On May 5, art-house publisher Rizzoli drops the most hotly anticipated (in some circles) literary debut of the year: Selfish, by Kim Kardashian. More than simply a collection of selfies from the genre’s most prolific proponent, the work is a monument to the culture of overexposure—that obsessive, social-media-fueled need for self-chronicle and self-publicizing—by the woman who (now literally) wrote the book.
What Rizzoli bills as an intimate, behind-the-scenes look into the life of a major celebrity at the very least promises nearly endless opportunities to look at Kim’s hair. The title, a pun with tongue firmly planted in cheek, teases at self-awareness and deeper issues—of branding, authenticity, objectification, and self-definition, but also of self-empowerment, documentation, and the breaching of boundaries—intricately bound to both Kardashian and the broader cultural zeitgeist. It’s with heavy hearts, then, that we relay the following news from the front lines of critical inquiry: Selfish is a mess. Whether you’re a closet (kloset?) fan of Kardashian or merely looking to laugh at her expense, the book will disappoint. Yet, as is fitting for a woman who’s always been one step ahead, its very failure may presage a new turn in the cultural landscape: a retreat from exposure.
Selfish starts promisingly enough, with what Kardashian refers to as her first selfie: a funny snapshot of younger sister Khloe wailing while little-girl Kim mugs placidly for the camera. But that’s about as close as we get to intimacy. Most images are presented without context or commentary, save the occasional deeply personal one-liner: “This is the day I met my makeup artist. So fun. Love it.”—an insight that’s apparently more revealing than we realize, because Kardashian shares it three times. (Copy-editors FTW!) The font, meant to mimic Kardashian’s handwriting, is evocative of an early 2000s cruise ship flyer for a Teen Dance Party! that ends at 8—the kind of faux-intimacy Kardashian had previously turned into an art-form.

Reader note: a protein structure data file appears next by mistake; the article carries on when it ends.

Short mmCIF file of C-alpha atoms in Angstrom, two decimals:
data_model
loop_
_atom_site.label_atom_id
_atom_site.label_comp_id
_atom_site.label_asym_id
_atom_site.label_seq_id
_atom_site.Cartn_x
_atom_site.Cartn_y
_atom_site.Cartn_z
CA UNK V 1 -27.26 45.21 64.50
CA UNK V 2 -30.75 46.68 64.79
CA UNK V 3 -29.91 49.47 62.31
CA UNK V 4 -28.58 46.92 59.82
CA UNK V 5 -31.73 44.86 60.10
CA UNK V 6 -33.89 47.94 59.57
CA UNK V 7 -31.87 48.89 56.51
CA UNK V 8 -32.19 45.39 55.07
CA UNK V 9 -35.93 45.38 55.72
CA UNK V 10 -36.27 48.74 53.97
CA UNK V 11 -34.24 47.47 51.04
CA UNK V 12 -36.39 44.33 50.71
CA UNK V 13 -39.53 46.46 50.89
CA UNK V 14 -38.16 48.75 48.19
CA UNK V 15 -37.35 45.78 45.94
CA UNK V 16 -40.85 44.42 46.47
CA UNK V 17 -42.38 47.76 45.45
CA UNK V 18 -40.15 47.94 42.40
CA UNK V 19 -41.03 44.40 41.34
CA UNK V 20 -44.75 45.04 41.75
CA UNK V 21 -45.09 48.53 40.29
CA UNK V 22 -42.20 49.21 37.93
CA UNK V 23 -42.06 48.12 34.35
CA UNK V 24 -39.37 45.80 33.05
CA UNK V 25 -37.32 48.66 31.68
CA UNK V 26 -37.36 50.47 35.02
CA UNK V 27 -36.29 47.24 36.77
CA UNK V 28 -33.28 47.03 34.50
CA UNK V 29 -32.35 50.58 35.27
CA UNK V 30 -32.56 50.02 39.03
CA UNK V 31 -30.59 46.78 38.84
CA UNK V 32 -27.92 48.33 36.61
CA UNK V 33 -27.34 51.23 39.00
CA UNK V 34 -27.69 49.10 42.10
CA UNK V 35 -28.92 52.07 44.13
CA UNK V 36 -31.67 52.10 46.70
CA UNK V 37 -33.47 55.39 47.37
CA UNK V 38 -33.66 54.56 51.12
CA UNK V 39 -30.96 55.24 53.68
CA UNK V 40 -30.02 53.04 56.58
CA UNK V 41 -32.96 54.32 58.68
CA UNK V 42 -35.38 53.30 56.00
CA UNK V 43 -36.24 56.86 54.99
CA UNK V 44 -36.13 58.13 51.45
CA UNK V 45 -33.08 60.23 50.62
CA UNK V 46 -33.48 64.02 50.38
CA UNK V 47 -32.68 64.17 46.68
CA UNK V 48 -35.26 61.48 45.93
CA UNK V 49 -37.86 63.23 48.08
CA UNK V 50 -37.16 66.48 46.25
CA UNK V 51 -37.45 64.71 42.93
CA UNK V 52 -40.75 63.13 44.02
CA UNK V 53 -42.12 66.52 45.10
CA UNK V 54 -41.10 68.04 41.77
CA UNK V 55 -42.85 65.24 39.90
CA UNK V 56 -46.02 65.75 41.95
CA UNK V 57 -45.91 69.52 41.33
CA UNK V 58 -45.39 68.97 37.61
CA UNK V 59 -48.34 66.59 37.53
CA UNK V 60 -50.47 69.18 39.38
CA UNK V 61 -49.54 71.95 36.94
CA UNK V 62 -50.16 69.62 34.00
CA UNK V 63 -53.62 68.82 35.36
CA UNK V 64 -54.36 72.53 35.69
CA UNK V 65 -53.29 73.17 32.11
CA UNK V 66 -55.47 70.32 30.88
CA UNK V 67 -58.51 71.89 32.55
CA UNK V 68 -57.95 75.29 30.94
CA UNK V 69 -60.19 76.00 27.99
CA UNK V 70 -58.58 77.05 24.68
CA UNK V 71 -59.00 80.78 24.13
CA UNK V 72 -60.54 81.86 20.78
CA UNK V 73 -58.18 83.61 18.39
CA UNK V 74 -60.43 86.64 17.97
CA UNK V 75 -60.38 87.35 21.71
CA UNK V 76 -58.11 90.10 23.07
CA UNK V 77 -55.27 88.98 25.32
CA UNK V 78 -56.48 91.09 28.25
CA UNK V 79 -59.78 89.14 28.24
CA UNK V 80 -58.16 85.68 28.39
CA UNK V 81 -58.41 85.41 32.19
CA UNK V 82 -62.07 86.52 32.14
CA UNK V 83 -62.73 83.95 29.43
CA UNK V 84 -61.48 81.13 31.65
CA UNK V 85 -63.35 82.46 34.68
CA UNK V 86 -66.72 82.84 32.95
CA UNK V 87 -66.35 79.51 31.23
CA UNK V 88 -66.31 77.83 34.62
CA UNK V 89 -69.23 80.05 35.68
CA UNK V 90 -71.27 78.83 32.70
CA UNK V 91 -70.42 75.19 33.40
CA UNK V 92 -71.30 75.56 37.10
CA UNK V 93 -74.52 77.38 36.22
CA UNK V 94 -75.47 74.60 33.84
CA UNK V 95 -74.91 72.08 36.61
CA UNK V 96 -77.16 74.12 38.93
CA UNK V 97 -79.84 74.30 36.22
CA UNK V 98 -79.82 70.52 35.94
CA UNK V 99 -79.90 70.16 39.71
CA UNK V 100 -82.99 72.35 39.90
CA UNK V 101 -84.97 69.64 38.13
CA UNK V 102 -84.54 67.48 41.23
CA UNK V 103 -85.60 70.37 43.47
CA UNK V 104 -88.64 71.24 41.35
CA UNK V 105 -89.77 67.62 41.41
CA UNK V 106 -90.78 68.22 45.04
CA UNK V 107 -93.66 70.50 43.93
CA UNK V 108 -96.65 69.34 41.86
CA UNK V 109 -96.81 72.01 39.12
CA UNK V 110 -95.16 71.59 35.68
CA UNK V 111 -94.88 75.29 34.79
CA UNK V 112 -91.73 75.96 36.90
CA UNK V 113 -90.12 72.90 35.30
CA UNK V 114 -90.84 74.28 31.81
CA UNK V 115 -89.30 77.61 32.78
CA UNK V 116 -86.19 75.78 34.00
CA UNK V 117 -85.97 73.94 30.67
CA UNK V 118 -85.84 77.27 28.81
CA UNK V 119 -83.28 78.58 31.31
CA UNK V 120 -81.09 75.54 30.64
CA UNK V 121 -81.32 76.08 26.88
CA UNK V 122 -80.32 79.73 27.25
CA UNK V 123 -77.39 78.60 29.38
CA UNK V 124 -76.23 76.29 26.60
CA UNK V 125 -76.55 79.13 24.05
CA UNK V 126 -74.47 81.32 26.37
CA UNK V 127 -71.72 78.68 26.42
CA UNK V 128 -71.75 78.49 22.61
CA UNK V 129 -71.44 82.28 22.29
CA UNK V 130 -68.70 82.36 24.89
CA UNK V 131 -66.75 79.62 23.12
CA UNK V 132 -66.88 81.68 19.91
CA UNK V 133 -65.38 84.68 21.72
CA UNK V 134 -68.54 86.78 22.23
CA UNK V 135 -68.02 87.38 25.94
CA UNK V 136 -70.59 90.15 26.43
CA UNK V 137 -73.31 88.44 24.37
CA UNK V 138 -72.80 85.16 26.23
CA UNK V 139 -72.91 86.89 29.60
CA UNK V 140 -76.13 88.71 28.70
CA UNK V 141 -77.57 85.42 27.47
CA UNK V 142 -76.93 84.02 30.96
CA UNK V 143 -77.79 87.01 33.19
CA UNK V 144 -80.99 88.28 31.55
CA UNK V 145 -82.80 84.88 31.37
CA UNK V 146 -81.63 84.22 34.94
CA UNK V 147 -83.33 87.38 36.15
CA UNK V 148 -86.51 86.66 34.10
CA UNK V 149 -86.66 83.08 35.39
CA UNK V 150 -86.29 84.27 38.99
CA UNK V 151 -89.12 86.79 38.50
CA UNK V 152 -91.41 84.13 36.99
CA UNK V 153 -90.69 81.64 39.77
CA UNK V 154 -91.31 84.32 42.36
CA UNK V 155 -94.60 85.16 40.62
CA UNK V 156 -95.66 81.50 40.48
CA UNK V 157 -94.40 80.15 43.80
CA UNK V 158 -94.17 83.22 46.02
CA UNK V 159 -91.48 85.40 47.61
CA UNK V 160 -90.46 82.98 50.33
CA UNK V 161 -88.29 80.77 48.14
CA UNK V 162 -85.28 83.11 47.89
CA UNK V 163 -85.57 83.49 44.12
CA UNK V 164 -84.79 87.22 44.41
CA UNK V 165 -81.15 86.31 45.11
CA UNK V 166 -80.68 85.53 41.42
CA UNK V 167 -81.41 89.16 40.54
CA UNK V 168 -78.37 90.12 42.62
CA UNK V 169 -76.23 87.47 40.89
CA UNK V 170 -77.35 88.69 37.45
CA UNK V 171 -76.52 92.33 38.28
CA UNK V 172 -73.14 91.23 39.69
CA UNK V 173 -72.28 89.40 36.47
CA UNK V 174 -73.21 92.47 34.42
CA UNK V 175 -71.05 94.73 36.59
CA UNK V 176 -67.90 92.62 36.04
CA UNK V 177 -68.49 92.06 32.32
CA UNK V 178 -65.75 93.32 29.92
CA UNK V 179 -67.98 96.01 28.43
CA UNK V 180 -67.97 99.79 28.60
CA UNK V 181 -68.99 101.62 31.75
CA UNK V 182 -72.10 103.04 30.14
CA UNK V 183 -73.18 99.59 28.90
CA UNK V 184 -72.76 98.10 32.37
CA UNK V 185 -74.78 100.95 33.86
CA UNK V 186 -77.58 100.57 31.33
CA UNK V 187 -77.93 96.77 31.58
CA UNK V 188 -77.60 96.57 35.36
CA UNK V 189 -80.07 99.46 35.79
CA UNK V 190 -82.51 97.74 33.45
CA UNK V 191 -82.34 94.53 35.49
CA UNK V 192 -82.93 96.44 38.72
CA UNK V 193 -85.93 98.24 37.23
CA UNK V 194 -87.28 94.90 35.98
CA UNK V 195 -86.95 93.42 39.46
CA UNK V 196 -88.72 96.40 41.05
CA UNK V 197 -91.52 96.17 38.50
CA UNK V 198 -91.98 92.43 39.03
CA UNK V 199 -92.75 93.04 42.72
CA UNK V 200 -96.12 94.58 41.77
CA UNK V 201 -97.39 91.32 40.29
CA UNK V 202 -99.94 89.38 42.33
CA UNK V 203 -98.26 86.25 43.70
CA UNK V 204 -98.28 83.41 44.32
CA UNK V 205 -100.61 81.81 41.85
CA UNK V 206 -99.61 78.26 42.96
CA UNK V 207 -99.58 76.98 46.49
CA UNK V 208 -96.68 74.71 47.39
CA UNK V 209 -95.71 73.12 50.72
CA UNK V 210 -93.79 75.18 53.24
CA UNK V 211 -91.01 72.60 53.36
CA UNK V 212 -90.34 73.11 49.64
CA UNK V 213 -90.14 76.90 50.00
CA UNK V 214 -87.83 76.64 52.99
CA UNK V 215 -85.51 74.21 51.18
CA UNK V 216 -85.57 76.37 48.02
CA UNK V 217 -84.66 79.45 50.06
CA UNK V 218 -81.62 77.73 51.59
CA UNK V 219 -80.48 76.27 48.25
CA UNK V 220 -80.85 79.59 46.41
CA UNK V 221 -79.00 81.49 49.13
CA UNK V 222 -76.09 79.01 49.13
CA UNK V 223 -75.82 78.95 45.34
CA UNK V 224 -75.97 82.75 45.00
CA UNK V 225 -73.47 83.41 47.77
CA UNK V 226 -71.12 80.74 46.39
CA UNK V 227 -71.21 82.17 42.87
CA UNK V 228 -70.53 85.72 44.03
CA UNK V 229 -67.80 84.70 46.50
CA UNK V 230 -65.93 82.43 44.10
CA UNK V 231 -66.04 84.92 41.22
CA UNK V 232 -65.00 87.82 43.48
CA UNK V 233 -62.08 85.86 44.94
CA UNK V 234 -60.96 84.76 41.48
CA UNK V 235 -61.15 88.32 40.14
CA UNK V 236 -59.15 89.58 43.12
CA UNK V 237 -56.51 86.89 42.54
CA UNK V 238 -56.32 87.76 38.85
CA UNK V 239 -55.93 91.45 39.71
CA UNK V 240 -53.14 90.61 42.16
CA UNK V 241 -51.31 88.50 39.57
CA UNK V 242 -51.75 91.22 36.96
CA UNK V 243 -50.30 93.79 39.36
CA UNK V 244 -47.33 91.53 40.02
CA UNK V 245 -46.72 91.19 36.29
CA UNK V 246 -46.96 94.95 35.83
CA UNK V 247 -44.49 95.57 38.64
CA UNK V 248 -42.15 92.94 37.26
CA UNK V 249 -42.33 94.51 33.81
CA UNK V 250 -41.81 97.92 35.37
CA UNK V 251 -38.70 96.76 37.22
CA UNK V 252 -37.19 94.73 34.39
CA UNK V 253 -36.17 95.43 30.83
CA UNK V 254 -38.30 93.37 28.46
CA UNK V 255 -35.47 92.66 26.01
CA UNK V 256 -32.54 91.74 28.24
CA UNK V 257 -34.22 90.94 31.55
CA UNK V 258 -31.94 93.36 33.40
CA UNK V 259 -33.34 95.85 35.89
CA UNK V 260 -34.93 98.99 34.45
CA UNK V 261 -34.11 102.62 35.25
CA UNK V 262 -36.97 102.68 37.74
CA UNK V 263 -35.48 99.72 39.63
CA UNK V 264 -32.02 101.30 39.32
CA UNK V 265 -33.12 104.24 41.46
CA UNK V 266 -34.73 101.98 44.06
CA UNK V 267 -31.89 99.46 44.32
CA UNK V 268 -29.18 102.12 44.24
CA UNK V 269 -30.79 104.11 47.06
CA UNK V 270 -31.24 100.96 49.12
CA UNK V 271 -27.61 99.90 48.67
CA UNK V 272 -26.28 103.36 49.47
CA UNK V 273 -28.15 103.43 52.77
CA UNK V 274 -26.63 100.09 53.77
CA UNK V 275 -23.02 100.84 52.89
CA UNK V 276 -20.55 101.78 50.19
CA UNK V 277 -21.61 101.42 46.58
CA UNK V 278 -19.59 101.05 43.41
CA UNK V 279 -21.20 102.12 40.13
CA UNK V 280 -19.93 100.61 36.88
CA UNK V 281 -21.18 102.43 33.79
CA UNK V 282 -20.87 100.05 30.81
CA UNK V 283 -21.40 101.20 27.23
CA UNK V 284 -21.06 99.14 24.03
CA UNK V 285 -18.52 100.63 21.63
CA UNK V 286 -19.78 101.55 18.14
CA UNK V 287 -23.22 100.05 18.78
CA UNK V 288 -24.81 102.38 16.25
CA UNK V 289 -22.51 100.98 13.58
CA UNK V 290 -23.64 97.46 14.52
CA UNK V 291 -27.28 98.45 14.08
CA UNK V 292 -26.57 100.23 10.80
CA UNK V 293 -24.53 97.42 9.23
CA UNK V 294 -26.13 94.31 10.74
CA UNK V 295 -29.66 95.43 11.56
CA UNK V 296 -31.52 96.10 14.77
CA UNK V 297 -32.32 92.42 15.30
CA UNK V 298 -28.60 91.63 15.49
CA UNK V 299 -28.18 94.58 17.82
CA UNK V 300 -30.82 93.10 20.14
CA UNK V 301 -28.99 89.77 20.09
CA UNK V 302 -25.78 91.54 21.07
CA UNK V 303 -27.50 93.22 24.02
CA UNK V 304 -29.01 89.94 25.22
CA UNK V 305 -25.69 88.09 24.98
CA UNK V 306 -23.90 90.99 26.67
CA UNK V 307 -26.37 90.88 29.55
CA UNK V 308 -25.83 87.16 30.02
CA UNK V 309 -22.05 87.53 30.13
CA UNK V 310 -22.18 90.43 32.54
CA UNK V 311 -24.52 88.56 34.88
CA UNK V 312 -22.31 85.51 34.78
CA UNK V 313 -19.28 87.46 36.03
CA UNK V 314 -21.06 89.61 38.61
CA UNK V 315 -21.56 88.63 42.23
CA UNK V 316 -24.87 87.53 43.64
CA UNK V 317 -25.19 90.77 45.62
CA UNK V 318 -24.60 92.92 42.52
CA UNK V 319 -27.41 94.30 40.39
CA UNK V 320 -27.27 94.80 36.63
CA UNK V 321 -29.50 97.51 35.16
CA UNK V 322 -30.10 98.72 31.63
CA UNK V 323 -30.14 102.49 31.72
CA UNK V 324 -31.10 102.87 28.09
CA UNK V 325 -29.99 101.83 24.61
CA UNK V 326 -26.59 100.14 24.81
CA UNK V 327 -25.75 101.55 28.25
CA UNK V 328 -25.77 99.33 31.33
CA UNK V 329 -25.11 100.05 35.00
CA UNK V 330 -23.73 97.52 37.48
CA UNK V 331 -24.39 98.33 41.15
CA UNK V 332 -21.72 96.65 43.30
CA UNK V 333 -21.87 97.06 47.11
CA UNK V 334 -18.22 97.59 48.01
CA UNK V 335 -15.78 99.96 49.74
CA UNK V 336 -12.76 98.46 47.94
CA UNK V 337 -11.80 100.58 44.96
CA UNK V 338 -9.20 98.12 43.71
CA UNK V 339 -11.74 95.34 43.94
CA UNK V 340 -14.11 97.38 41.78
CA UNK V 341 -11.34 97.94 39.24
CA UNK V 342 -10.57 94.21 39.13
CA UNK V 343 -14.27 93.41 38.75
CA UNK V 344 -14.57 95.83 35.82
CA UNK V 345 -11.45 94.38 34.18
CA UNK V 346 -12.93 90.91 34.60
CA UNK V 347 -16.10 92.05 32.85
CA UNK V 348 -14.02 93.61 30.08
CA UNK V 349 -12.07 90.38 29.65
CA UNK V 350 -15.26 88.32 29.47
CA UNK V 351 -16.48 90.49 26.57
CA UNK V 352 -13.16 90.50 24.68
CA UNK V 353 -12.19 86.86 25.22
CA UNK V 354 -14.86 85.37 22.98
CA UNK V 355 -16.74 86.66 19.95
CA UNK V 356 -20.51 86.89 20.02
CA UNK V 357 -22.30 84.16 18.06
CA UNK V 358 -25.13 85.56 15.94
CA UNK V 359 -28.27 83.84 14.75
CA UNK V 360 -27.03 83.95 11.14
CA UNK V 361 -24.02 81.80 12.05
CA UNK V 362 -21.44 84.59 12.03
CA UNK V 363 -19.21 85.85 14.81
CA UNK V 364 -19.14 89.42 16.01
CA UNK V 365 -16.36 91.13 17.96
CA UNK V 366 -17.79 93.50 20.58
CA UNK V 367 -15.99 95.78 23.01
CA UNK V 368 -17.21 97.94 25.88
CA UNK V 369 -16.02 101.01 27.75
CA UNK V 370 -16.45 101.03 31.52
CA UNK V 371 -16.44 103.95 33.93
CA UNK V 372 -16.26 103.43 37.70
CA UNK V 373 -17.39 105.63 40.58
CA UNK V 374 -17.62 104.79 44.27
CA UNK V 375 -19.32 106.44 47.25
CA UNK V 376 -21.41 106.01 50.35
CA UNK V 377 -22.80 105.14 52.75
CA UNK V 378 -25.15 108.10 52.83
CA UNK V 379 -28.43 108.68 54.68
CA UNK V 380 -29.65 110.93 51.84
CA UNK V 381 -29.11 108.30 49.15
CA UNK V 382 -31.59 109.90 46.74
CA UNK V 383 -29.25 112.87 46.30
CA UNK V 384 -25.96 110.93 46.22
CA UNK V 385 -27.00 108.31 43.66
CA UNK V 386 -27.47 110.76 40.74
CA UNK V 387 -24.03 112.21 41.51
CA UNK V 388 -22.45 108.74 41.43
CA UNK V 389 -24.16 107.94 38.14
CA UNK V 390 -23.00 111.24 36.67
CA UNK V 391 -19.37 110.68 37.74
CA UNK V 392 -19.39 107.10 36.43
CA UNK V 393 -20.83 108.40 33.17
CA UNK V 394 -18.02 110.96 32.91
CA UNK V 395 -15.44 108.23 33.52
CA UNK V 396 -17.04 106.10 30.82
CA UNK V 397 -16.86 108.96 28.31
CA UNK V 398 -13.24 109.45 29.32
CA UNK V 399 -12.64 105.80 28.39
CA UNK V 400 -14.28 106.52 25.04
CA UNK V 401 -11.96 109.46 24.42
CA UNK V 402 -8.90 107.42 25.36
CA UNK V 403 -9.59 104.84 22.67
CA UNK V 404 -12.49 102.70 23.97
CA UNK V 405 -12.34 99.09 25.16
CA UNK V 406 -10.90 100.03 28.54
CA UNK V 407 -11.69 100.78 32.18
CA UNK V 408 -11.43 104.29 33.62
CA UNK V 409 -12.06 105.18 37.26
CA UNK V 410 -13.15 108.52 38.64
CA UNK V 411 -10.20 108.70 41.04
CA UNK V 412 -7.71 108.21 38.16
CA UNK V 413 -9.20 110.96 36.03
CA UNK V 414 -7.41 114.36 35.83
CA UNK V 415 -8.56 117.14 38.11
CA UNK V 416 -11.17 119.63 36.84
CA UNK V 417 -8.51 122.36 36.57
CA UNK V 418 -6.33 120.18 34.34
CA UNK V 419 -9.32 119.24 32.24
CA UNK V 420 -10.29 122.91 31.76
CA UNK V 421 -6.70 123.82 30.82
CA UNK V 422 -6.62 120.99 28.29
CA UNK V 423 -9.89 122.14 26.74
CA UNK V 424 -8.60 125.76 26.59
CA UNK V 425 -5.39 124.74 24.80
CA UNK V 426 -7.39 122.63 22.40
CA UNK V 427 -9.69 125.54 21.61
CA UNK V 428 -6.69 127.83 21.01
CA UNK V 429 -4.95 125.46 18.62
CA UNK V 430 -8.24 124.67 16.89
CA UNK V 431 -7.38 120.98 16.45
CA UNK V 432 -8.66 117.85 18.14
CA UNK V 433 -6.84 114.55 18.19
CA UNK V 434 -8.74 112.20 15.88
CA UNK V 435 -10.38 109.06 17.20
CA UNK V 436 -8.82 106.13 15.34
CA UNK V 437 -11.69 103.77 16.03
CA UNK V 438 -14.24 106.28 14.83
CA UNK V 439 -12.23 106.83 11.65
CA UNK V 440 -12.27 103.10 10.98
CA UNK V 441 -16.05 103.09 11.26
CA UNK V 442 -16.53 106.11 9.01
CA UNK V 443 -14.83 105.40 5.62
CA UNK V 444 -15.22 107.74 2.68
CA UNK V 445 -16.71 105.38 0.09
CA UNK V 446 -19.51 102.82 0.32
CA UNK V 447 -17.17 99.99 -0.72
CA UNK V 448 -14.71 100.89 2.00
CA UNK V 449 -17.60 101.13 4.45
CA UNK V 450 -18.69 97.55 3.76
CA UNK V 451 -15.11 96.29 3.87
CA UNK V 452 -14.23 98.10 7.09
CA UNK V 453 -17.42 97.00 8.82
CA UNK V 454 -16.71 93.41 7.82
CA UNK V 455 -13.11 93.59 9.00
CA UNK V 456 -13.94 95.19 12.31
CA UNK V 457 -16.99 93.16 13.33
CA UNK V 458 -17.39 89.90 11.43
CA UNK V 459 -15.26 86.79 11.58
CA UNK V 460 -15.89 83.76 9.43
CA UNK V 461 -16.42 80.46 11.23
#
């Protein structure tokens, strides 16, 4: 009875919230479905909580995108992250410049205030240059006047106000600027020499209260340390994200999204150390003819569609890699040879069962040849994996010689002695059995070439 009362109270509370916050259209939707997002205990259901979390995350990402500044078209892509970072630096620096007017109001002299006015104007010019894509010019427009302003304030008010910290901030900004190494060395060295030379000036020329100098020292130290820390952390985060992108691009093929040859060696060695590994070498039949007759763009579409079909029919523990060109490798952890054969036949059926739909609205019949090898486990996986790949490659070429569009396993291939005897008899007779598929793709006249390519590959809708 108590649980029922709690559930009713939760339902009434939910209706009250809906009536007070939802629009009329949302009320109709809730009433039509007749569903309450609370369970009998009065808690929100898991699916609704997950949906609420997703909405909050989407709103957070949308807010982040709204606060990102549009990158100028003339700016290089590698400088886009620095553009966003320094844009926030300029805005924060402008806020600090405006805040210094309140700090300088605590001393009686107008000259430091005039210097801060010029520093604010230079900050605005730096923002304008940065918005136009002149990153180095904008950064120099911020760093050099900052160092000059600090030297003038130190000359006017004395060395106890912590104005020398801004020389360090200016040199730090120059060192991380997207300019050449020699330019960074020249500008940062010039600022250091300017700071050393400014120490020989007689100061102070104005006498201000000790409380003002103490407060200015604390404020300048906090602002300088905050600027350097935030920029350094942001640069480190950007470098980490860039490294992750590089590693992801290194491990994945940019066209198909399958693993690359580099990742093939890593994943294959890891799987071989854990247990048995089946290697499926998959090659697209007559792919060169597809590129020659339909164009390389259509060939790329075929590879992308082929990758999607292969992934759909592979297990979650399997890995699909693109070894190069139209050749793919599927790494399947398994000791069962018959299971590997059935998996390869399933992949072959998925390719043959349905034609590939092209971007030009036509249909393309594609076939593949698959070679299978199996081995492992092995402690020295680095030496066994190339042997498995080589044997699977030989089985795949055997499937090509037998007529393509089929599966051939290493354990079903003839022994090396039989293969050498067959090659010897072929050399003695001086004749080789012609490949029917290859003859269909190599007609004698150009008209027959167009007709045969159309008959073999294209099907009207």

In fairness to Rizzoli’s hype, the book does offer a peek “behind the scenes,” insofar as most of the shots were taken behind the scenes—literally, at photo shoots. True, there’s a wedding selfie and a few with Kardashian’s daughter (why is she making duck-lips at North?); but not quite enough to balance the parade of pictures of Kim looking at herself in the mirror. As a reward to those who make it halfway through the book, there’s a series of nudes; yet even that is a sight that is, at this point, pretty passé. Whether via Vivid or Paper, haven’t we all seen Kim naked?
As a display object too, the book is weird. Little thought seems to have been paid to order, apart from grouping shots by year, and photos are arrayed strangely on the page, with faces—including Kim’s—often running off the edge or into the fold. In what might be a bid for lo-fi cred, the images themselves, taken mostly on cell phones or first-generation digital cameras, harken back to the early days of internet over-sharing: when people posted un-retouched shots to Facebook with little regard to artistry or aesthetics, shiny foreheads and breakouts intact, captured by cameras that did not also send text messages. Low-resolution being a limitation of the medium, the book is much smaller than your standard coffee-table fare. It’s also thicker; Kardashian, who may indeed be the most prolific self-photographer of our generation, has selected more than 300 pages of selfies. The result can only be described as stocky, fat, and sloppy—words that have been used to describe Kardashian exactly never. One can’t help but wonder how two powerhouse brands—Rizzoli and Kardashian—missed the mark so widely.